“When someone’s back hurts they don’t want to blame their lifestyle, fitness level, or daily patterns. Instead, they want to blame their back pain on starting the lawn mower last week, which, in reality, is probably just the straw that broke the camel’s back. Human beings live under the philosophy of, “I have a snowball and I have to throw it at someone.” No one wants to take responsibility.”

“Remember that muscles do what they are told. If they are doing something you don’t like, tell them to do it differently: communicate to the muscle through repetition of posture and movement. ”

” While some serious injuries are unavoidable and need surgical repair, we should do everything possible to build an injury buffer zone by training healthy movement. It is always better to bend than break—and strong agile bodies bend better than weak, stiff bodies. “

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Quick Pain Facts

August 1st, 2012

Here I will highlight five lessons I have learned from working with people with many different types of chronic pain.

1. All pain is real. For so many people with chronic pain, the “validity” of the pain is suspect. Patients with chronic pain are frequently doubted and misunderstood by doctors, family, and friends. Pain is subjective—everyone experiences it differently. There is no easily accessed, objective way to measure another person’s pain level. Each individual’s interpretation and expression of pain is based on a complex interaction of physical, psychological, and emotional factors, all of which originate from the brain.

Chronic pain sometimes has no concrete, identifiable cause, but that doesn’t make the pain any less real. Some conditions, such as fibromyalgia, chronic headaches, and interstitial cystitis, are thought to be exaggerated or unreal. These are interpretations by a group of clinicians who don’t understand chronic pain, and they do a disservice to patients and their families by discounting the validity of the pain.

2. Emotions drive the experience of pain. Many of the people I see in treatment are medicating emotional pain that they perceive as physical pain. They feel anxious, and their back starts to hurt, so they take a painkiller. They’re not making it up. Anxiety causes you to hurt more. Emotional pain is very much a part of chronic pain. In my experience, chronic pain is about 20 percent sensory, and the rest, the other 80 percent, is emotional.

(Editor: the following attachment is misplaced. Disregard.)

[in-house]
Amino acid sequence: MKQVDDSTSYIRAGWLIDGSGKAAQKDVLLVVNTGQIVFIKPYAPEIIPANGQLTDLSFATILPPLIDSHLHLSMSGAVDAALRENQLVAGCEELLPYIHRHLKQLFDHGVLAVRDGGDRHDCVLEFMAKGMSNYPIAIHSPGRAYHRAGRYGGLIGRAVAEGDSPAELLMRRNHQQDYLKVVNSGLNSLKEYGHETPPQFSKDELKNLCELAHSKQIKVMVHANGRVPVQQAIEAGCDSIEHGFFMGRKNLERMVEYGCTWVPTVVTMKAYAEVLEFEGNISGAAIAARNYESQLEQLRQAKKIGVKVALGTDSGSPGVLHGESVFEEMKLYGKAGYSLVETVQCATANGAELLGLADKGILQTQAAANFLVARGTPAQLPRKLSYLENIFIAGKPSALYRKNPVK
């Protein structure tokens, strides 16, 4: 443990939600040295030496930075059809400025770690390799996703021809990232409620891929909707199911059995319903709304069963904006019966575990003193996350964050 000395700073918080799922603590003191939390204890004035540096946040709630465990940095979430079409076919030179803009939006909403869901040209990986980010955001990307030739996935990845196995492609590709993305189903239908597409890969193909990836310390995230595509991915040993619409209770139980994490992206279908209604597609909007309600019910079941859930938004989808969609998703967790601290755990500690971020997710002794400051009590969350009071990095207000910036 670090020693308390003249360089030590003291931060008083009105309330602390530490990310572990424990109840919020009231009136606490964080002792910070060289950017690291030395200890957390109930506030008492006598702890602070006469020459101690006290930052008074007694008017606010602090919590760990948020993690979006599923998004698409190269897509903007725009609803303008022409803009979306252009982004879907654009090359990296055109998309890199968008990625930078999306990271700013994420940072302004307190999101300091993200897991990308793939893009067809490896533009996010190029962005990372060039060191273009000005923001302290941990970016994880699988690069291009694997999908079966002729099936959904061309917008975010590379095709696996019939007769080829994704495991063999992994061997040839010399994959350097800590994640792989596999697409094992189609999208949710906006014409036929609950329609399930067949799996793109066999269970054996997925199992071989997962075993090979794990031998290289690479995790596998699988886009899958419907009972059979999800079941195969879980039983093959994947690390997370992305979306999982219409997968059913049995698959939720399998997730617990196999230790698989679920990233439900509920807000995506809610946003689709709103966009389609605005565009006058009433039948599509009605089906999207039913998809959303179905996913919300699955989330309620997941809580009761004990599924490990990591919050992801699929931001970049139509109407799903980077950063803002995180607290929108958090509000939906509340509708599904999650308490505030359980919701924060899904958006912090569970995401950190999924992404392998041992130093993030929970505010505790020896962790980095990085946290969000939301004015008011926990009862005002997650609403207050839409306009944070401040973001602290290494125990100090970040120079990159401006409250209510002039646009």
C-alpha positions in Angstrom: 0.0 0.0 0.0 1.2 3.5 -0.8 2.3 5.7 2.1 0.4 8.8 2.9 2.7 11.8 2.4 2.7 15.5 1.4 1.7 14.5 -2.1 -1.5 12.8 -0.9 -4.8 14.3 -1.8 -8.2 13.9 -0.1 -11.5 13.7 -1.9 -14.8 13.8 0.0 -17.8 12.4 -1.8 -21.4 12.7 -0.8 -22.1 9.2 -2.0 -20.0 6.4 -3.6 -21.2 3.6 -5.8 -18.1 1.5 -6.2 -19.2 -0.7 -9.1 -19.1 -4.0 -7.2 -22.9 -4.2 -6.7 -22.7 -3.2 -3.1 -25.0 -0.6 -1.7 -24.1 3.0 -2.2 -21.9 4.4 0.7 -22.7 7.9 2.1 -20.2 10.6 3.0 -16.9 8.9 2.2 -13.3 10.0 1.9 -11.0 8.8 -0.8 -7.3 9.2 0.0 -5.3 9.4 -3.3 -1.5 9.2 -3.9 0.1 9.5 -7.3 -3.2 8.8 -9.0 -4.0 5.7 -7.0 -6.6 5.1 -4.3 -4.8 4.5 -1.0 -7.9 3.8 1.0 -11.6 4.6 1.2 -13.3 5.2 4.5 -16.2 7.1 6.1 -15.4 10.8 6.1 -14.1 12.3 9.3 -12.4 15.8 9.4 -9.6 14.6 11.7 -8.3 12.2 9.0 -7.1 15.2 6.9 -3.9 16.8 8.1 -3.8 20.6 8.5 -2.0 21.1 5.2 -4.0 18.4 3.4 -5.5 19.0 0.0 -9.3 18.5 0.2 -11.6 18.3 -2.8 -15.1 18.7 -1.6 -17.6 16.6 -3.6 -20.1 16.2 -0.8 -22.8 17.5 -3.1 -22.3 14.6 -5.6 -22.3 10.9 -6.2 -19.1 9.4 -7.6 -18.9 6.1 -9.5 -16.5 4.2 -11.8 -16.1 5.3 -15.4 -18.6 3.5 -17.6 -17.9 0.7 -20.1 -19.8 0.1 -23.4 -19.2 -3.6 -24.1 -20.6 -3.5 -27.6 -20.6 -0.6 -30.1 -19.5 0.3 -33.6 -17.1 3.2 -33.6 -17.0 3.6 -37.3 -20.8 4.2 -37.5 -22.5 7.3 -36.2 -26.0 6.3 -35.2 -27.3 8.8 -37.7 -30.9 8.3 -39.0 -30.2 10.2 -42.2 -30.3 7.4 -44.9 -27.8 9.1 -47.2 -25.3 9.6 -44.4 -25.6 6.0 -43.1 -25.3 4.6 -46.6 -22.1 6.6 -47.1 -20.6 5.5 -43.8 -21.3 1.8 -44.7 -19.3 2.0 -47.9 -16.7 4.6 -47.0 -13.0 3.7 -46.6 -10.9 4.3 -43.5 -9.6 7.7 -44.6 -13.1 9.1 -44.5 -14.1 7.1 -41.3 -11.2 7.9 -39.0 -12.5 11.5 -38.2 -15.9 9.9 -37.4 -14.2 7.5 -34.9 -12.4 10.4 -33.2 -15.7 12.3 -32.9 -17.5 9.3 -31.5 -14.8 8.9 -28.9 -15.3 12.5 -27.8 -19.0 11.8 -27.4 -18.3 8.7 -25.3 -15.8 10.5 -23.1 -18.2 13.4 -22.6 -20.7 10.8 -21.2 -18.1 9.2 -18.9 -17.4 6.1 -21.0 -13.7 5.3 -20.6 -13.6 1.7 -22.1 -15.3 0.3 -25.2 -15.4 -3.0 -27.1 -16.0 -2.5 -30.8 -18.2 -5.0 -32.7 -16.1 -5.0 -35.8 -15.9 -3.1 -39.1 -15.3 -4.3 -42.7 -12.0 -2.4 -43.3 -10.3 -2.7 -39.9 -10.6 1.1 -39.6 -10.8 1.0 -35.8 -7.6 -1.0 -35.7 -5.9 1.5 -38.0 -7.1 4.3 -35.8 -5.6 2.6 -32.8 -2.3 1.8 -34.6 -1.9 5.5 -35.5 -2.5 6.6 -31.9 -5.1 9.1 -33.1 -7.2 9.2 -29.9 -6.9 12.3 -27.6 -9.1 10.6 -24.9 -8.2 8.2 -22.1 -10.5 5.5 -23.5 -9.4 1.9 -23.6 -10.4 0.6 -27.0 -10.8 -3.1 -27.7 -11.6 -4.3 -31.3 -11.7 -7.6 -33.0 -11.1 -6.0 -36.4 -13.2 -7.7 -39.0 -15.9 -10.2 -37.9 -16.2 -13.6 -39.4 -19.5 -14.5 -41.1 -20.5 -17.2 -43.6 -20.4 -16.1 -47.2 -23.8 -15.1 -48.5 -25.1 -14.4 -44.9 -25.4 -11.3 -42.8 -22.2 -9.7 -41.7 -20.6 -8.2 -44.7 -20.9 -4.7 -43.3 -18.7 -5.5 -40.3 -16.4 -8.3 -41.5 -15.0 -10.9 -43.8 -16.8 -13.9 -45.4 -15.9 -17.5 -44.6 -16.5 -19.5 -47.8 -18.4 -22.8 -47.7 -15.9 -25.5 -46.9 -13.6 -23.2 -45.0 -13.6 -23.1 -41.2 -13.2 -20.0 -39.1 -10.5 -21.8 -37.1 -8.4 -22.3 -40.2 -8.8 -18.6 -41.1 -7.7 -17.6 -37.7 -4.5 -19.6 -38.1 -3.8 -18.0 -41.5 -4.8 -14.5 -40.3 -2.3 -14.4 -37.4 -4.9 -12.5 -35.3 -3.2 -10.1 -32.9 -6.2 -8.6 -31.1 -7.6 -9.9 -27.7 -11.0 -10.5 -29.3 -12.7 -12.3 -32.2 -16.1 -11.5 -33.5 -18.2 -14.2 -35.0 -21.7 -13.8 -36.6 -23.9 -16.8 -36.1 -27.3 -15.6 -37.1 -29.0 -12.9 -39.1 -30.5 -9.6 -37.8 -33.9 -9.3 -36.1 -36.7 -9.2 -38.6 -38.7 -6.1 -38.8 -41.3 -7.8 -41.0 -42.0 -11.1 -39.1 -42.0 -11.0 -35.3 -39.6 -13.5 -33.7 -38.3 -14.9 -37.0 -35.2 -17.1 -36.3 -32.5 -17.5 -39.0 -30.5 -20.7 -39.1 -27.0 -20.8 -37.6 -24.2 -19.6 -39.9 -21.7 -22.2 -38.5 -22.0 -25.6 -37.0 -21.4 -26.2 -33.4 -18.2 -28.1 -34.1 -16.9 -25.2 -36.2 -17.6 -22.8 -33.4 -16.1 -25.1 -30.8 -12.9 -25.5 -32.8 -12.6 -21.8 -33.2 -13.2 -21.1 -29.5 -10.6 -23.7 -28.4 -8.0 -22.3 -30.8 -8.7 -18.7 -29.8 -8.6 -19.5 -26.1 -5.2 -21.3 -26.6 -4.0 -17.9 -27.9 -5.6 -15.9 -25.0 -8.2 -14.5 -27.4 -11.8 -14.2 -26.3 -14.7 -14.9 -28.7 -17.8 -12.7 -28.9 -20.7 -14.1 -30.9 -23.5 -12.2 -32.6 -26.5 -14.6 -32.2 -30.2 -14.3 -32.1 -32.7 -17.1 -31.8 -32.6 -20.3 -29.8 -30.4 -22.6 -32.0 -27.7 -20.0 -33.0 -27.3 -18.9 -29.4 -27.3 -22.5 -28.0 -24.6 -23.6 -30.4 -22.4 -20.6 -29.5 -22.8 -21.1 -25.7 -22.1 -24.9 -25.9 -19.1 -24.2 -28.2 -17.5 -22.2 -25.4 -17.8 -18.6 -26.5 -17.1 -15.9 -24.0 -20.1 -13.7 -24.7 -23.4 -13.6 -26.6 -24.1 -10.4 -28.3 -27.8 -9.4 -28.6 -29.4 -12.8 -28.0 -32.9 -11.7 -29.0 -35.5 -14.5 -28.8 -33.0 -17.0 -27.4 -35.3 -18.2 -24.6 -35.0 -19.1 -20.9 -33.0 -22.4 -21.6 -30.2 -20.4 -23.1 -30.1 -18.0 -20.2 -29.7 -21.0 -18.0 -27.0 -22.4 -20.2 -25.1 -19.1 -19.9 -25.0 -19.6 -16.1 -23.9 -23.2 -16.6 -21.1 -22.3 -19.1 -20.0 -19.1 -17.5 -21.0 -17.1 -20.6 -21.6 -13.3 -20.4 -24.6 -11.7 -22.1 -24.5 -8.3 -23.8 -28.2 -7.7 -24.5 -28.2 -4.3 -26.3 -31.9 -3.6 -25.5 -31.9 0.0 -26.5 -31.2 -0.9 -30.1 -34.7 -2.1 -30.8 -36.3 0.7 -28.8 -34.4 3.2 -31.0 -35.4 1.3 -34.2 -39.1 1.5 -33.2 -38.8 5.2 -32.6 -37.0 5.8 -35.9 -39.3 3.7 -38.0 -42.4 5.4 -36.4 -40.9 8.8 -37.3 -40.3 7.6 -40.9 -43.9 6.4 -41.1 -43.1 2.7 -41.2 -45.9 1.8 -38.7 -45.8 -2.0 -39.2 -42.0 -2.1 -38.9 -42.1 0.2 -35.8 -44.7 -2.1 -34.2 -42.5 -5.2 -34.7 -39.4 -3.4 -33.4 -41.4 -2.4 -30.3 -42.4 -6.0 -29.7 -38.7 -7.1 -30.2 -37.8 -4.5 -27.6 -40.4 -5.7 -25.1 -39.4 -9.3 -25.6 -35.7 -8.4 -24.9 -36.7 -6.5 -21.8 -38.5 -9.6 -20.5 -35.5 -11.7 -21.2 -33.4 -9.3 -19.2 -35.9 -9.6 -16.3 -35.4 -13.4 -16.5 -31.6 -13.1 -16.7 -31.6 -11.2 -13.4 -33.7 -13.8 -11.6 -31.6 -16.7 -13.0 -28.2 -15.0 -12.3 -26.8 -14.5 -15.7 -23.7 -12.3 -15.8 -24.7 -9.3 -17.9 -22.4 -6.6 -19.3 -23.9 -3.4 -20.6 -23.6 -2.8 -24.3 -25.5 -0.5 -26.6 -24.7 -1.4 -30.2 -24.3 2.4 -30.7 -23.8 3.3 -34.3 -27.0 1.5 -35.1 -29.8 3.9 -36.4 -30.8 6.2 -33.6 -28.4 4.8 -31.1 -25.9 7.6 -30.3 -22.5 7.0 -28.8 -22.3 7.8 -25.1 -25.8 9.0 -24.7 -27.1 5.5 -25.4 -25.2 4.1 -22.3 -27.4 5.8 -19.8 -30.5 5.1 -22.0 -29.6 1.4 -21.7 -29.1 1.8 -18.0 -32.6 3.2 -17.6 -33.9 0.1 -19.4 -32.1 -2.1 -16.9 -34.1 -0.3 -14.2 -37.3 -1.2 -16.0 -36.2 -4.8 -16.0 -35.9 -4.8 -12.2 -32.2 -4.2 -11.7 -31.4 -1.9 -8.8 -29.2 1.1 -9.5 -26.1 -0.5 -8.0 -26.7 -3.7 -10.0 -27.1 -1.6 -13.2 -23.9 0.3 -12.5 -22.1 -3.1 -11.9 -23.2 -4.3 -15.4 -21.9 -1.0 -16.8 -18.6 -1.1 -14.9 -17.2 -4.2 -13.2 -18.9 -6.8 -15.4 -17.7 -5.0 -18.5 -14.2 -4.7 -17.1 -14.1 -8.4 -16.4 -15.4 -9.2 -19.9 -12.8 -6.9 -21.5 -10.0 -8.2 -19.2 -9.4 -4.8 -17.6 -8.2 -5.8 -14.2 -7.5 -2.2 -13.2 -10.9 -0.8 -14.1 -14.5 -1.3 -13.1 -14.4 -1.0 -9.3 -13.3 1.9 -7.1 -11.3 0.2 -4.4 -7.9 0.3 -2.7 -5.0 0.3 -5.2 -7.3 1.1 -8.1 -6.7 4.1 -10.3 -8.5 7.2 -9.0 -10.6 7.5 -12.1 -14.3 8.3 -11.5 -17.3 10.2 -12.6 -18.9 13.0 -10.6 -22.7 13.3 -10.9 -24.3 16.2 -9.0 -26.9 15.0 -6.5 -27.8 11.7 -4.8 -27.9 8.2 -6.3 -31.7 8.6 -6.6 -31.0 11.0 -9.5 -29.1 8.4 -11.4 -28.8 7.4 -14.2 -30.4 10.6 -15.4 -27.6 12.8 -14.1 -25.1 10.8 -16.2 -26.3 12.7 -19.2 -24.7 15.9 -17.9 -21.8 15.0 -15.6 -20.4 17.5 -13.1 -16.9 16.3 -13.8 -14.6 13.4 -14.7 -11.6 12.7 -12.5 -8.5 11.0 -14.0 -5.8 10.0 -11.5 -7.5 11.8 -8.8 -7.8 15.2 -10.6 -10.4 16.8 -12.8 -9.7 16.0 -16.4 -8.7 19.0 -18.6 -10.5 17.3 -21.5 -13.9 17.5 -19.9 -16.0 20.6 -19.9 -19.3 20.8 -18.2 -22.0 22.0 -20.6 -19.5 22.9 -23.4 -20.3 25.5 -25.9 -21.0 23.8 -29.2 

There are five key emotions that make pain worse: fear, guilt, anger, loneliness, and helplessness. For example, a common response is to have an emotional reaction to the sensory experience: “My back hurts, darnit! That means I can’t go to yoga tonight . . . I’ll be in bed for a week . . ., etc.”

The process of thinking and then feeling in response to the thoughts influences the experience of pain.

3. Opioids don’t always make chronic pain better; they may make it worse. Opioids are extremely effective as pain relievers; however, because many people develop a tolerance to the medicines within two to three months, it is often necessary to increase the dosage. Therein lies one of their primary dangers—as the dosage increases and the drug is used over time, physical dependence, and possibly addiction, develops.

Certainly for the acute pain of a broken leg or surgical incision, opioids are appropriate as a short-term treatment over a finite time period. But with opioid use for chronic pain, increasing doses, increasing pain, decreased function, and inability to discontinue the drugs without significant discomfort lead to misery and despair. Opioids have many side effects, and sometimes, using opioids actually causes more pain—a phenomenon known as opioid-induced hyperalgesia.

4. Treat to improve function. It is a certainty that any prescriber can give a patient enough medication to temporarily alleviate pain, but the patient would be left unconscious. This is not the proper goal of the treatment of chronic pain. If we are treating with the goal of taking pain away, but the person is getting worse in terms of his or her ability to be active and productive, that is not good pain treatment. With most chronic pain conditions, the goal of eliminating pain altogether is simply not realistic. When treating chronic pain, improvement of function needs to be taken into consideration.

5. Expectations influence outcome. The answers to many of the problems that plague those with chronic pain lie in the powers of their minds. There are many studies that prove that believing a treatment will work results in a significant percentage of subjects having an effect. What creates this effect? It is the belief that there will be an effect. This belief causes significant changes in the brain and body, which translate into a different experience.

In the case of chronic pain, we can utilize the power of the patient’s mind to get better.

About Rolfing

About Rolfing

Rolfing® is a system of bodywork based on structural integration, developed by Ida Rolf...

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